The real question is, however, if a state must have sovereignty at all. I do not think it must. My viewpoint is that individuals, not states, must have sovereignty. Government and other societal structures exist in order to help individuals to live full and accomplishing lives, i.e. to help them acquire sovereignty. Governments do not have an *inherent* right to exist or to have sovereignty – theirs only derives from and is subservient to that of the individual.

We do share a great many opinions with our countrymen (more than we are usually aware of until we start living in a different country for a while) because we grew up in the same cultural space as they did, so it does make sense to organise some of our influence on European affairs on the basis of national representation – but certainly not all of it. Like the problems we face, our viewpoints and interests too tend to cross national borders: Chemical companies all over the EU have the same concerns about the EU’s proposed REACH Directive, as do those who think the REACH Directive does not go far enough in protecting human health. And both proponents and opponents of the liberalisation of railways, water companies and energy networks can be found in all countries of the EU. Therefore it is a good thing that there is an EU with a European Parliament and a European Commission, because these institutions provide us, citizens, with alternative ways to organise ourselves and to make our views known, parallel to the old intergovernmental route embodied by the Council. In this way the EU gives individuals more influence on European policy-making, i.e. more sovereignty, than pure intergovernmentalism would do.

Eventually, I would still like to see the Council evolve into an elected EU senate, and maybe we will need an legal structure that is a little more flexible and patchworky than the current one-size-fits-all approach. But so far the development is going pretty much in the right direction.

Are you in favor or against the European constitution? Why ? What are, in your oprinion, the main progresses and/or setbacks in the treaty ?

I am in favour, because compared to the current situation (which, for all we know, is what we keep if the Constitution falls) there is progress from nearly every viewpoint (except the one that wants to abolish the EU altogether). That is to say – I do see how the text could be improved in a way that corresponds better to my own ideals, and I also see how it could be improved to make it more palatable to French voters. But I do not see how this could be done without at the same time making it less acceptable to voters in other countries.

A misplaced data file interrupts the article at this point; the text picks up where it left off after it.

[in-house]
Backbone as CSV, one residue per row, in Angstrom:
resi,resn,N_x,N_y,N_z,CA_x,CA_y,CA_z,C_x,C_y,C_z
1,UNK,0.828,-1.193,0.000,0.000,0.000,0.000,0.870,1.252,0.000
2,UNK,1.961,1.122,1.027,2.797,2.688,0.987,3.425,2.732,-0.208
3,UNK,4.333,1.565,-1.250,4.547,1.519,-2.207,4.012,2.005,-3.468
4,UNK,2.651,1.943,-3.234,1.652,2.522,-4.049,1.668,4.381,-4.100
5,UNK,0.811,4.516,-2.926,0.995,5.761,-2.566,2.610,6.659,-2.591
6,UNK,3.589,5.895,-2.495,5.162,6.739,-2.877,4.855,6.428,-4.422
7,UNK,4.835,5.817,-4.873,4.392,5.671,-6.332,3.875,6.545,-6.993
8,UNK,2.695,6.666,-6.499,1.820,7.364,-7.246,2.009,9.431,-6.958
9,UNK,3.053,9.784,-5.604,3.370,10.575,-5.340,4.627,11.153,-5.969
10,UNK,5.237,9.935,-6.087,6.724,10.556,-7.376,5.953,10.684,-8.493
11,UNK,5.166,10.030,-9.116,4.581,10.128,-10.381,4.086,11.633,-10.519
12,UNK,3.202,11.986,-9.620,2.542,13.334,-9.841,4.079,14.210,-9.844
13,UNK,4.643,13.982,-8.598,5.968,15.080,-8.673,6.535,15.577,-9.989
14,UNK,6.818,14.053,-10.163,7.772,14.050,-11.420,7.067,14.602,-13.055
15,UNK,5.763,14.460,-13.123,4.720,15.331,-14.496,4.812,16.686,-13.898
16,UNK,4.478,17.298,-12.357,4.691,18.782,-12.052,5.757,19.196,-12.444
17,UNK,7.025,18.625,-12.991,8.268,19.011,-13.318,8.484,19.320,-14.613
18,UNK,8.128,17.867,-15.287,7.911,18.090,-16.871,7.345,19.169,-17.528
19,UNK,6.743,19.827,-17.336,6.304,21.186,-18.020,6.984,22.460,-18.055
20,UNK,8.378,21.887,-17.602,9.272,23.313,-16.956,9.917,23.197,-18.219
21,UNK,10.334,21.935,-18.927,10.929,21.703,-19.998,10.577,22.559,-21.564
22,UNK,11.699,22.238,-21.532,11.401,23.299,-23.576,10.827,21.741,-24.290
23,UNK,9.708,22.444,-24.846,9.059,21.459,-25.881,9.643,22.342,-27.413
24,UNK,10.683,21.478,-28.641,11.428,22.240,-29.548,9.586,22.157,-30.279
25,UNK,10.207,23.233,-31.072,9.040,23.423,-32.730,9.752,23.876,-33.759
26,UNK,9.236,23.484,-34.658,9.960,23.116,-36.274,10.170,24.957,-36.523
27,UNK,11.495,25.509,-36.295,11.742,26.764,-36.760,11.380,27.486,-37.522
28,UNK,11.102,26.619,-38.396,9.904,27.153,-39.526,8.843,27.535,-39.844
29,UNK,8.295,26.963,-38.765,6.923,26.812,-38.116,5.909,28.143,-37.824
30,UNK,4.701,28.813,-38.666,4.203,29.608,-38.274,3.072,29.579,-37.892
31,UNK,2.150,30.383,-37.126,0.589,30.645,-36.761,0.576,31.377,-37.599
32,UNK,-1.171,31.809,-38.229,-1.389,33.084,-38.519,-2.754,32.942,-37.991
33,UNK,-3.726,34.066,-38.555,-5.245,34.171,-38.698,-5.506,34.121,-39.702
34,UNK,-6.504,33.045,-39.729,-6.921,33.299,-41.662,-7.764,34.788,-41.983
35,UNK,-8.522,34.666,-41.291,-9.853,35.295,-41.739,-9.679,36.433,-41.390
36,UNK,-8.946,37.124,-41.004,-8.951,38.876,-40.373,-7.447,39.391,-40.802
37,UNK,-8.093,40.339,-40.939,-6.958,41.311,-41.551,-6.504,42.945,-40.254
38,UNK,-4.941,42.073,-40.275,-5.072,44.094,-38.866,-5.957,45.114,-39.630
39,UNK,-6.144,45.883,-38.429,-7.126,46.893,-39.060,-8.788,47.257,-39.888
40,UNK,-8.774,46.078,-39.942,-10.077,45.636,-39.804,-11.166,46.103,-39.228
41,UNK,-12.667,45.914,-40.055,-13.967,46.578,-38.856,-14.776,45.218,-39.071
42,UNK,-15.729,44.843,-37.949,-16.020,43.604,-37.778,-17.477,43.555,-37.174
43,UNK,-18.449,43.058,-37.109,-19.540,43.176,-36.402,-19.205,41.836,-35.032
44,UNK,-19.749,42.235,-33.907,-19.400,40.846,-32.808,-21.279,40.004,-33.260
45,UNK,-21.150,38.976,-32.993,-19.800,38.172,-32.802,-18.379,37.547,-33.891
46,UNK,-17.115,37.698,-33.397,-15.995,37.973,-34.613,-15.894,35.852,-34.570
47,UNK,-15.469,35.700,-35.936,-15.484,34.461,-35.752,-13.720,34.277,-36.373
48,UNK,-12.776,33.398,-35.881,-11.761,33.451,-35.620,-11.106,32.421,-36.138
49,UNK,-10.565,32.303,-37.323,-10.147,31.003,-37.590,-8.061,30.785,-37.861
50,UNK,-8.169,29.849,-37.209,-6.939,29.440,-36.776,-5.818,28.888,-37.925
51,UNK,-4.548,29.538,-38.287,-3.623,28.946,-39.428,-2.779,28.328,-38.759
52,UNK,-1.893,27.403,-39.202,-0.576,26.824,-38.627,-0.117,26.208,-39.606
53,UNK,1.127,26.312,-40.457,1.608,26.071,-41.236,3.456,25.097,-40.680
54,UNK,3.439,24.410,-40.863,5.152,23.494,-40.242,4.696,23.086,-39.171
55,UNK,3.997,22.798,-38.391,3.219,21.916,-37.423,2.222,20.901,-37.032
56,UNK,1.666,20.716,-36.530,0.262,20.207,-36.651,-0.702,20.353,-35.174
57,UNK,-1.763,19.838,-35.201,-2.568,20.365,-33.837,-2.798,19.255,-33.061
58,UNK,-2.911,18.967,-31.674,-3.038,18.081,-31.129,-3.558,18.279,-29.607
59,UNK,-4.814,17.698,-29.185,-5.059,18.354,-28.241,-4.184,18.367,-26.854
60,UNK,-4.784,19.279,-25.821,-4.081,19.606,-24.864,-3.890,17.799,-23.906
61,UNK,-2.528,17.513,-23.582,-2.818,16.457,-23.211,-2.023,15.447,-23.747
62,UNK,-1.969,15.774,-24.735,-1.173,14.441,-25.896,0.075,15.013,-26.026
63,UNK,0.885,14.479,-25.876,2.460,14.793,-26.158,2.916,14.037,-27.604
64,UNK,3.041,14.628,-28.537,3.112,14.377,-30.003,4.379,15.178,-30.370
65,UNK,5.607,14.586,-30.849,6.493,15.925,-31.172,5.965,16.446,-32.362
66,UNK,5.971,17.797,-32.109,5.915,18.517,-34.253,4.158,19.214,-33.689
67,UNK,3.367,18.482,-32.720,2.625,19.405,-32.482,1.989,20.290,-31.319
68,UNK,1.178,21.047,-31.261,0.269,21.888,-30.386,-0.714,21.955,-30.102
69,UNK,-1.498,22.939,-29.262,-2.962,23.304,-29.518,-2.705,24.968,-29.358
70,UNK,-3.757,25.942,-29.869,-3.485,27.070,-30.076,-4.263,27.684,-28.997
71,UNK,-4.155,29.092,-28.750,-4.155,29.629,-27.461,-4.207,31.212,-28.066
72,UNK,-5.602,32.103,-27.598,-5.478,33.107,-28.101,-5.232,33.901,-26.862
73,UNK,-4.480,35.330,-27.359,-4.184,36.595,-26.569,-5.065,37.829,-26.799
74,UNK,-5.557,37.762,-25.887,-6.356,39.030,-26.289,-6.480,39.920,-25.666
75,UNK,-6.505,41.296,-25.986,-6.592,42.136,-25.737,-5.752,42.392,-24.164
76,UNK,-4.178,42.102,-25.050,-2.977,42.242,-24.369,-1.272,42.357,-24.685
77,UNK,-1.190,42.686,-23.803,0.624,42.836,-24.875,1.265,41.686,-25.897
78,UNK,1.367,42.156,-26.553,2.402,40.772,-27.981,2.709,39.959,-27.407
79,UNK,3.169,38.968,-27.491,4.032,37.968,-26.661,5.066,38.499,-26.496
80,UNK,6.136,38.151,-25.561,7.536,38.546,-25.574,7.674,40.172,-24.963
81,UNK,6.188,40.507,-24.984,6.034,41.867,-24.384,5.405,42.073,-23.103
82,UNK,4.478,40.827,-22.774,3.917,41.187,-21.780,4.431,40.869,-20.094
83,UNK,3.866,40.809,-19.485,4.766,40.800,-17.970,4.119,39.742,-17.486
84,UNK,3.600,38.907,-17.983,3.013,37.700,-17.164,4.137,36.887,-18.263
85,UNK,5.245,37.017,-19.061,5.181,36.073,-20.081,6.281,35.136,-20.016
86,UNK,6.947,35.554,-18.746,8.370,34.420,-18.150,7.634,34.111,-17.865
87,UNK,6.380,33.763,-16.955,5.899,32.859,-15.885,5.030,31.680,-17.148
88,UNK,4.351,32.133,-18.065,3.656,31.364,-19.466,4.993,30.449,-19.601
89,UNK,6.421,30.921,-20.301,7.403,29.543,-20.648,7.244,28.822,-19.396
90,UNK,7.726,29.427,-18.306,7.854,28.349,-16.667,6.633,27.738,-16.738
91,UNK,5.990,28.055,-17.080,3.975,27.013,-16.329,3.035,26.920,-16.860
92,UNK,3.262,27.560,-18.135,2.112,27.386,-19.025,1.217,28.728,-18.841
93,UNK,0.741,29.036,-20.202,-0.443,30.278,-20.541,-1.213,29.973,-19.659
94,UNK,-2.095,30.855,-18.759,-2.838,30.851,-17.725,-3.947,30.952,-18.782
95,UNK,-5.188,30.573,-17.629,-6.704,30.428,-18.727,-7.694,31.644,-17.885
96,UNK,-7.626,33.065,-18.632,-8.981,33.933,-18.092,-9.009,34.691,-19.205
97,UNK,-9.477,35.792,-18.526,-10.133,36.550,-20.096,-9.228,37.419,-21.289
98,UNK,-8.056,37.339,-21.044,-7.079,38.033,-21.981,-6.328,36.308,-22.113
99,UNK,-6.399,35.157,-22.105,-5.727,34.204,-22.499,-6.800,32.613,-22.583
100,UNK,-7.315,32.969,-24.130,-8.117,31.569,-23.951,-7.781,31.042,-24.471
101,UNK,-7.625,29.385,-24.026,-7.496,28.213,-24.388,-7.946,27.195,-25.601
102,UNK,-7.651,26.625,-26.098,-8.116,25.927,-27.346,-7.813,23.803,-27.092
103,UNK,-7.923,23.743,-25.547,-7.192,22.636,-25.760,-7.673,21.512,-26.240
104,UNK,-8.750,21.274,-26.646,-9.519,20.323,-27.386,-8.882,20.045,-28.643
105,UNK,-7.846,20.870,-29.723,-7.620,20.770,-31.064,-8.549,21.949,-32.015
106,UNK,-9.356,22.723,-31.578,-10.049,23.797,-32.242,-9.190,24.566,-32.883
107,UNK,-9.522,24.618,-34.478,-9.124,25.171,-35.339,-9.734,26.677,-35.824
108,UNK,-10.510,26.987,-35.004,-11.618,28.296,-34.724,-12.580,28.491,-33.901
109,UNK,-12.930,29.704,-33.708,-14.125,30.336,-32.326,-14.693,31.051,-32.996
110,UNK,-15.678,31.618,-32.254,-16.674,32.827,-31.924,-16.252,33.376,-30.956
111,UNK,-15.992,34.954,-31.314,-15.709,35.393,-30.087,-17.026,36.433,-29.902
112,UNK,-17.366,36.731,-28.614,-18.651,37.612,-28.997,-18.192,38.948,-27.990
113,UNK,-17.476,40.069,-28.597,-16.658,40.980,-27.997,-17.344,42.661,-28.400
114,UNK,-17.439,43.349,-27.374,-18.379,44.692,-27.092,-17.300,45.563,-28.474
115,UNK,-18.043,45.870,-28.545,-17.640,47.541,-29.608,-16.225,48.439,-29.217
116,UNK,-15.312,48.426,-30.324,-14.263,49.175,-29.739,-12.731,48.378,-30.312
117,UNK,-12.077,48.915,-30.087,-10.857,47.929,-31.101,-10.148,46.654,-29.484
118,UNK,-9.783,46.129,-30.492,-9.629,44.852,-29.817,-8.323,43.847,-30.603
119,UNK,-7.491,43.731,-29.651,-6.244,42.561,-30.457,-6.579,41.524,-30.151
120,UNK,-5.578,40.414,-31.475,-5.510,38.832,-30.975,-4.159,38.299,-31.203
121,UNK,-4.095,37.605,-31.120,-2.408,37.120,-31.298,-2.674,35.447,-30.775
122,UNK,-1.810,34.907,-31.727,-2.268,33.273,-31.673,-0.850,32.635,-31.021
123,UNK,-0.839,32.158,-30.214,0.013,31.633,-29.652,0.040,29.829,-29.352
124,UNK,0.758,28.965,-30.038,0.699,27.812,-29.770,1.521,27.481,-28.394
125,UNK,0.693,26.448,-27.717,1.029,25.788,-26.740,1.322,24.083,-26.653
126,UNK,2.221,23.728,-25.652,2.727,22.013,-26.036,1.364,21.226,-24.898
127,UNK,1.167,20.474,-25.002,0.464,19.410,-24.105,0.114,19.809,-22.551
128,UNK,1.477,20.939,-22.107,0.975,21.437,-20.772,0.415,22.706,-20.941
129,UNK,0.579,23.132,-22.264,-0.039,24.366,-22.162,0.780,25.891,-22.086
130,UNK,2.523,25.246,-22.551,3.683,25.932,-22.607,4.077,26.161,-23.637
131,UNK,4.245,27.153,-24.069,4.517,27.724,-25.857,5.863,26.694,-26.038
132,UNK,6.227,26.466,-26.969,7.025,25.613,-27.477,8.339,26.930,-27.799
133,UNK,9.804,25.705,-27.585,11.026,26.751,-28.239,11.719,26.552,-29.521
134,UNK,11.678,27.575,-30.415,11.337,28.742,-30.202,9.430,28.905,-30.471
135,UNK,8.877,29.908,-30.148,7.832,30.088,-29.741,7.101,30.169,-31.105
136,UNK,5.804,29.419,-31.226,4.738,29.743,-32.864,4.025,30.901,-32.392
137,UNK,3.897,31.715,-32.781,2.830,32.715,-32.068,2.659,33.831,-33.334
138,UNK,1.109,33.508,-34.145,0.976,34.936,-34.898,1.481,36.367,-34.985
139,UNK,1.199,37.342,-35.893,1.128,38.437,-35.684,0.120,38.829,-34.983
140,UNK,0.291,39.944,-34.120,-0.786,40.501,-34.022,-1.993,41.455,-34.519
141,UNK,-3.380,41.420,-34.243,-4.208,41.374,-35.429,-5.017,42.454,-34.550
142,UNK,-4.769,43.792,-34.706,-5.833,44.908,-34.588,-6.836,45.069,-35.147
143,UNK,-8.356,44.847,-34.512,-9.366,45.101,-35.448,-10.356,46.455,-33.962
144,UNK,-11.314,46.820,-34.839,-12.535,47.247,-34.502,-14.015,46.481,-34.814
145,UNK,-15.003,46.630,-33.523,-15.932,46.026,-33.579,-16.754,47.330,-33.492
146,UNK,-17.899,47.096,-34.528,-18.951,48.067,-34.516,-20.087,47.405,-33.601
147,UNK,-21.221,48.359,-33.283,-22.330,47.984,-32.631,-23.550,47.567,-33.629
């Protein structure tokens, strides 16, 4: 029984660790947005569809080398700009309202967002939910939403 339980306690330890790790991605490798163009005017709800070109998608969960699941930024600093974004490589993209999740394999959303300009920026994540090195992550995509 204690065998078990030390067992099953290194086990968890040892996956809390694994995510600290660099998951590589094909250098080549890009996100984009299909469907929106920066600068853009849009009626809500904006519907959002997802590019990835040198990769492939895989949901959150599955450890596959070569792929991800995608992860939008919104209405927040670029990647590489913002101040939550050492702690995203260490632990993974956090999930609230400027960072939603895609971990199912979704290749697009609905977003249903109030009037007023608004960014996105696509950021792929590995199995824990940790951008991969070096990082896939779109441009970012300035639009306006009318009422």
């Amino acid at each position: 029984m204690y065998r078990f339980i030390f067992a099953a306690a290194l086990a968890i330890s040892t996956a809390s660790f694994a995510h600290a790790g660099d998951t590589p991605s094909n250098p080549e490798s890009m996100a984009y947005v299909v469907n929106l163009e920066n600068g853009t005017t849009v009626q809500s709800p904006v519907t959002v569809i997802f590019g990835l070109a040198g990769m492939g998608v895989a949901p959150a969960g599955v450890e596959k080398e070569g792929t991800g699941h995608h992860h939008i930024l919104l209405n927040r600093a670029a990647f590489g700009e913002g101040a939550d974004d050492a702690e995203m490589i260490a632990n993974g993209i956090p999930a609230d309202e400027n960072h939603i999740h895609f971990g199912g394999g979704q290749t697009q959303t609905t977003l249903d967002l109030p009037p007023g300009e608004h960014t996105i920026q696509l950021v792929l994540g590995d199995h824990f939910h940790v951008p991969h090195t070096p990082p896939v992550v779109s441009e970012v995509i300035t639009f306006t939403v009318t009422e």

That is, after all, the whole point of EU cooperation: it is a cooperation of 25 different countries with 25 different political traditions, and all 25 of them have to agree with the Constitution text unanimously. You cannot make the text more socialist without upsetting e.g. British, Dutch and Eastern-European voters so much that they vote ‘no’, you cannot make it more free-marketist without making the French vote ‘no’, you cannot make it more federalist without making the Poles, Baltics, Czechs and Scandinavians vote ‘no’, you cannot abolish the Common Agricultural Policy without making the French, Greeks and Italians vote ‘no’, and you cannot make it more intergovernmental without making the Germans and Belgians vote ‘no’.

The Constitution is a compromise between all those contradictory views. And, I must say, a very good one at that – the Convention has done a much, much better job than I ever expected. So if you want an EU composed of more than only your own country, if you are in favour of more democracy, if you want to have more influence on the world stage… and if you truly believe in solidarity ( i.e. also with people living in other countries than your own) – you have to vote ‘yes’ to the Constitution.

I do realise that “you have to vote in favour of the Constitution, because any change would only make it worse” is a “negative” argument. Fortunately, I see positive arguments as well, the most important one by far being that our elected representatives get considerably more influence on what goes on in Europe. And best of all, this goes for our elected representatives in both the European Parliament (which is good for the federalists) and the national parliaments (which is good for the intergovernmentalists):